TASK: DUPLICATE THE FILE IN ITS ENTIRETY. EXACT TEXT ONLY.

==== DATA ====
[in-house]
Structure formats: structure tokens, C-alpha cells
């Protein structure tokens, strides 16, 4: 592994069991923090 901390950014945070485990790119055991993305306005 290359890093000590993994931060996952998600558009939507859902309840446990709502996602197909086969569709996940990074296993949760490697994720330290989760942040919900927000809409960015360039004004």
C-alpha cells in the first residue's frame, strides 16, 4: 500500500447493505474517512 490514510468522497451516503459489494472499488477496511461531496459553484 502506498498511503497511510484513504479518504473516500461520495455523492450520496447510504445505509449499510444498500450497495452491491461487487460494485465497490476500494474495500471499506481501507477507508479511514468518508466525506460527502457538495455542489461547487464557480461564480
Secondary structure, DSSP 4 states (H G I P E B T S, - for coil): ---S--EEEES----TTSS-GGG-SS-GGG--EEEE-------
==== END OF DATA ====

[in-house]
Structure formats: structure tokens, C-alpha cells
């Protein structure tokens, strides 16, 4: 592994069991923090 901390950014945070485990790119055991993305306005 290359890093000590993994931060996952998600558009939507859902309840446990709502996602197909086969569709996940990074296993949760490697994720330290989760942040919900927000809409960015360039004004």
C-alpha cells in the first residue's frame, strides 16, 4: 500500500447493505474517512 490514510468522497451516503459489494472499488477496511461531496459553484 502506498498511503497511510484513504479518504473516500461520495455523492450520496447510504445505509449499510444498500450497495452491491461487487460494485465497490476500494474495500471499506481501507477507508479511514468518508466525506460527502457538495455542489461547487464557480461564480
Secondary structure, DSSP 4 states (H G I P E B T S, - for coil): ---S--EEEES----TTSS-GGG-SS-GGG--EEEE-------